What GAO Found
Available federal data—from the Environmental Protection Agency (EPA), Federal Emergency Management Agency, National Oceanic and Atmospheric Administration, and U.S. Forest Service—on flooding, storm surge, wildfires, and sea level rise suggest that about 60 percent of all nonfederal National Priorities List (NPL) sites are located in areas that may be impacted by these potential climate change effects. Additional information on these sites can be viewed in an interactive map and downloadable data file, available here (see figure).
Nonfederal NPL Sites Located in Areas that May Be Impacted by Flooding, Storm Surge, Wildfires, or Sea Level Rise
Notes: This map does not display all 1,571 active and deleted nonfederal NPL sites GAO analyzed, which also include six sites in American Samoa, the Federated States of Micronesia, Guam, the Northern Mariana Islands, and the U.S. Virgin Islands, though they are included in the counts above. Additional information on all sites GAO analyzed can be viewed at https://www.gao.gov/products/GAO-20-73. Storm surge data are not available for Alaska and Pacific islands other than Hawaii, wildfire data are not available outside the contiguous United States, and sea level rise data are not available for Alaska.
EPA’s actions to manage risks to human health and the environment from potential impacts of climate change effects at nonfederal NPL sites align with three of the six essential elements of enterprise risk management GAO previously identified, partially align with two essential elements, and do not align with one essential element. For example, EPA has not taken actions consistent with one essential element because it has not aligned its process for managing risks with agency-wide goals and objectives, which do not mention climate change. Without clarifying this alignment, EPA cannot ensure that senior officials will take an active role in strategic planning and accountability for managing these risks.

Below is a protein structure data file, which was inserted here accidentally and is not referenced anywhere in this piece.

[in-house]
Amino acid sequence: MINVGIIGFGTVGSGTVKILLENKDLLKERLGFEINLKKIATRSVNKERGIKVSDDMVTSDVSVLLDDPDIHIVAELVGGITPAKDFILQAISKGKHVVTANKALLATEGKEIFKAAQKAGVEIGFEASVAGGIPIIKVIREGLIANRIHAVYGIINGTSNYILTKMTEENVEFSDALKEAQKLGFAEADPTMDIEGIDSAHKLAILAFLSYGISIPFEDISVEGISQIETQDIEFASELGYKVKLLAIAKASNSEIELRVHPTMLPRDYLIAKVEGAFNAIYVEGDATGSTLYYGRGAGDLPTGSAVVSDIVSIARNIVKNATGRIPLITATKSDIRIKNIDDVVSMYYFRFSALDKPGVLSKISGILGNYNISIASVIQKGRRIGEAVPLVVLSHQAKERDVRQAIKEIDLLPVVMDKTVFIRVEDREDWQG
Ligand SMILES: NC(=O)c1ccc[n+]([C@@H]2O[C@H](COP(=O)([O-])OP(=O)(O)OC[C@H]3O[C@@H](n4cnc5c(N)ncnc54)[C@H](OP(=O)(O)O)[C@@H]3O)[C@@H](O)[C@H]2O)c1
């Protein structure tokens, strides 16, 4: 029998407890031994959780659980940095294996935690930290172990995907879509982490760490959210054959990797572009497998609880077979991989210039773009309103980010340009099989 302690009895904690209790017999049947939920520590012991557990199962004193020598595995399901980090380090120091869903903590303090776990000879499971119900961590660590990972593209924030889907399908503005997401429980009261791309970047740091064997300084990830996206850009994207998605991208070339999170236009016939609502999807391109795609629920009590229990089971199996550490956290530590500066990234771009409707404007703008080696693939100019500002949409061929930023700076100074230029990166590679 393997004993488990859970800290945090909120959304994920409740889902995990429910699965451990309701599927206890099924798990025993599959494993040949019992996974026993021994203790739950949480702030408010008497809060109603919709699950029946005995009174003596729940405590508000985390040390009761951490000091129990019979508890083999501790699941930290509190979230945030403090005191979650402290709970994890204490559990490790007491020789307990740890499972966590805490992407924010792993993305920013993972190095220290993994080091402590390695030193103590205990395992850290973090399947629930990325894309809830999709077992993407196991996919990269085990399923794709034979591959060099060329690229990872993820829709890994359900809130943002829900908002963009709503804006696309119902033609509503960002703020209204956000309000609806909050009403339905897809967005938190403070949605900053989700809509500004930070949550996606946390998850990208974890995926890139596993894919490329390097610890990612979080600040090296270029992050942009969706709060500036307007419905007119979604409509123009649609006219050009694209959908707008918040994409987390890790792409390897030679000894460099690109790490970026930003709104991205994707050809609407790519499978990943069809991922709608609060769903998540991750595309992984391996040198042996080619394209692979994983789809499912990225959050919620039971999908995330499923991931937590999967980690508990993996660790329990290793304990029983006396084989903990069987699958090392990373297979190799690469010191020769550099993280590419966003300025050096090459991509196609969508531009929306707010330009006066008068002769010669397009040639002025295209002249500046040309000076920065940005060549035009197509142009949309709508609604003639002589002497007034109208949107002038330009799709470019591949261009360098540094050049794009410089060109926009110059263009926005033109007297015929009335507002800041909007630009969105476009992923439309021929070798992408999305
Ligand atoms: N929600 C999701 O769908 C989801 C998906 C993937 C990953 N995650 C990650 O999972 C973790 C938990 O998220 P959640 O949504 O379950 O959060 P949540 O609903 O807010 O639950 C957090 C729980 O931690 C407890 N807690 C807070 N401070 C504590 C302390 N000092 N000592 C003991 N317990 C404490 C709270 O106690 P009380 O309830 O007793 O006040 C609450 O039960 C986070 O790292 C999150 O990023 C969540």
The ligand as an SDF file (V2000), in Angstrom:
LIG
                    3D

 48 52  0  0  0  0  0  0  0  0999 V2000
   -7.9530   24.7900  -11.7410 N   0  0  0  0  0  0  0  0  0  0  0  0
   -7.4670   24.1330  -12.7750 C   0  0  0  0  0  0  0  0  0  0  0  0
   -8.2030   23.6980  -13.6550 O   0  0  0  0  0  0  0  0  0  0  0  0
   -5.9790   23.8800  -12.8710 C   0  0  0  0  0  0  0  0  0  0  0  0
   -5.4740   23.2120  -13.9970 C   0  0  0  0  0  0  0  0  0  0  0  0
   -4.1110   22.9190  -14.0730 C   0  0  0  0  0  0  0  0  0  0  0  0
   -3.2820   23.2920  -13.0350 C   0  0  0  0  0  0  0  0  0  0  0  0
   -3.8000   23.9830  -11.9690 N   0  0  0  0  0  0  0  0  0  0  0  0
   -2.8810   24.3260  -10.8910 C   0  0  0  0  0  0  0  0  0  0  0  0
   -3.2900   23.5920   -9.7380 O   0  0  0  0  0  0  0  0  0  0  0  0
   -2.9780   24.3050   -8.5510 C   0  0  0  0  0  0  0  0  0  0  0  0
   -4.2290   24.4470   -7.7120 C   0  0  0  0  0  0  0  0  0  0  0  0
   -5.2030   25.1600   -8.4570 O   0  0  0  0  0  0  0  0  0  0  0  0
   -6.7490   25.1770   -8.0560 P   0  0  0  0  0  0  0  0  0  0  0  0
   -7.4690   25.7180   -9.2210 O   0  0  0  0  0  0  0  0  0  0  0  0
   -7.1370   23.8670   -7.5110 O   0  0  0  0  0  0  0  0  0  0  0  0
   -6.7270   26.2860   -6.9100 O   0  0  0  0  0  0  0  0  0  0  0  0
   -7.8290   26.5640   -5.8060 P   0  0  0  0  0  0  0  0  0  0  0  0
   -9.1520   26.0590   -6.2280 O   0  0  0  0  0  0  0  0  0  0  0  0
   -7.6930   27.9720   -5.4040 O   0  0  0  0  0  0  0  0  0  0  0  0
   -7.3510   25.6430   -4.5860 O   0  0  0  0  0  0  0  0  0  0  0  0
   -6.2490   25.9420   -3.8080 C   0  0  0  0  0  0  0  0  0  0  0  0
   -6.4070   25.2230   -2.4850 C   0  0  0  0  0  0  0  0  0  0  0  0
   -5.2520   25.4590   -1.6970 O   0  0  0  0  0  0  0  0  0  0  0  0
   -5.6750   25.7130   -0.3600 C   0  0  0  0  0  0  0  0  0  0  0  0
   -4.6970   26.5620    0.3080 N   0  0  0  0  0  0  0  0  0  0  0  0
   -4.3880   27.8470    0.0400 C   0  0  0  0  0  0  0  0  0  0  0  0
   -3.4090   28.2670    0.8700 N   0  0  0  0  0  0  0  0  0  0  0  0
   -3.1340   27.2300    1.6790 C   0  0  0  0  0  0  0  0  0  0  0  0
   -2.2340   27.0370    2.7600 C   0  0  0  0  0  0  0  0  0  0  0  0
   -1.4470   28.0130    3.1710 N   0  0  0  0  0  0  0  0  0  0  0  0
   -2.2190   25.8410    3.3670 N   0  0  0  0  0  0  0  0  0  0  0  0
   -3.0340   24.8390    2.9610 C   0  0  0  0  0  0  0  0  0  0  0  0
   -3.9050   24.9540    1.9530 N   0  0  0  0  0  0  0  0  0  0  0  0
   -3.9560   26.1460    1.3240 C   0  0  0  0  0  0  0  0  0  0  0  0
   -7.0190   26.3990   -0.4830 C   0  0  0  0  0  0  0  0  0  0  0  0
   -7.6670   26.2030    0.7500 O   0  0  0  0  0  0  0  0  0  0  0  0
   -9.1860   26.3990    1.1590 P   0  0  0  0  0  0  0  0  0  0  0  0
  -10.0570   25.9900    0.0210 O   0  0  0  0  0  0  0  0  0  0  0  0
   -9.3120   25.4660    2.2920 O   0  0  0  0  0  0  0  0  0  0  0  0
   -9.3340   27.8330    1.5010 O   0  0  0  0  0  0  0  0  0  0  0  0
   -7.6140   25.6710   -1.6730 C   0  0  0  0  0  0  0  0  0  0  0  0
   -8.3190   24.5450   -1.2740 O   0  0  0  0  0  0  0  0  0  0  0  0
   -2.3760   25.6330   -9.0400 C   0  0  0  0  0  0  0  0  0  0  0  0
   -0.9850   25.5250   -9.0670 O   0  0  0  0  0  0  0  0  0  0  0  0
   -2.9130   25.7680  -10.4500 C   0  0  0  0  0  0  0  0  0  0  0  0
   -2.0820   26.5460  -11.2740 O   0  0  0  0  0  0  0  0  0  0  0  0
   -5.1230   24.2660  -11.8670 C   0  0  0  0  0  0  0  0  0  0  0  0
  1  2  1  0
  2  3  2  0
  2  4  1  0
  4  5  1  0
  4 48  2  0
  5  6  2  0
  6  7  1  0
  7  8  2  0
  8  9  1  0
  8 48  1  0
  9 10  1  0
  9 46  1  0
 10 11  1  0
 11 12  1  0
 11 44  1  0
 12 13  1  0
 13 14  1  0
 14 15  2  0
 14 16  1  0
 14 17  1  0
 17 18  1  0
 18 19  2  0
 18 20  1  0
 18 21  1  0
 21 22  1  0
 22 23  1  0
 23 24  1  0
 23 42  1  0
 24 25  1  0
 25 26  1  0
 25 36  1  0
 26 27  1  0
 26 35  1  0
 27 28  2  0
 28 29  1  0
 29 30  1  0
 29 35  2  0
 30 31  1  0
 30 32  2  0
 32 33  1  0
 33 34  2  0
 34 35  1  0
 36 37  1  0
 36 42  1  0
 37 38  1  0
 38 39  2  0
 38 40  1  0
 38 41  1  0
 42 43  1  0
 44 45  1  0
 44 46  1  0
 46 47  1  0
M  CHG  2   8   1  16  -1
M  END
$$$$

Why GAO Did This Study
Administered by EPA, Superfund is the principal federal program for addressing sites containing hazardous substances. EPA lists some of the most seriously contaminated sites—most of which are nonfederal—on the NPL and has recorded over 500 contaminants, including arsenic and lead, at those sites. Climate change may make some natural disasters more frequent or more intense, which may damage NPL sites and potentially release contaminants, according to the Fourth National Climate Assessment.
GAO was asked to review issues related to the impact of climate change on nonfederal NPL sites. This report examines, among other objectives, (1) what available federal data suggest about the number of nonfederal NPL sites that are located in areas that may be impacted by selected climate change effects and (2) the extent to which EPA has managed risks to human health and the environment from the potential impacts of climate change effects at such sites. GAO analyzed available federal data; reviewed laws, regulations, and documents; interviewed federal officials and stakeholders; visited three nonfederal NPL sites that experienced natural disasters; and compared EPA actions to manage risk to GAO’s six essential elements of enterprise risk management.
What GAO Recommends
GAO is making four recommendations to EPA, including that it clarify how its actions to manage risks at nonfederal NPL sites from potential impacts of climate change align with current goals and objectives. EPA agreed with one recommendation and disagreed with the other three. GAO continues to believe that all four are warranted.
For more information, contact Alfredo Gómez at (202) 512-3841 or email@example.com.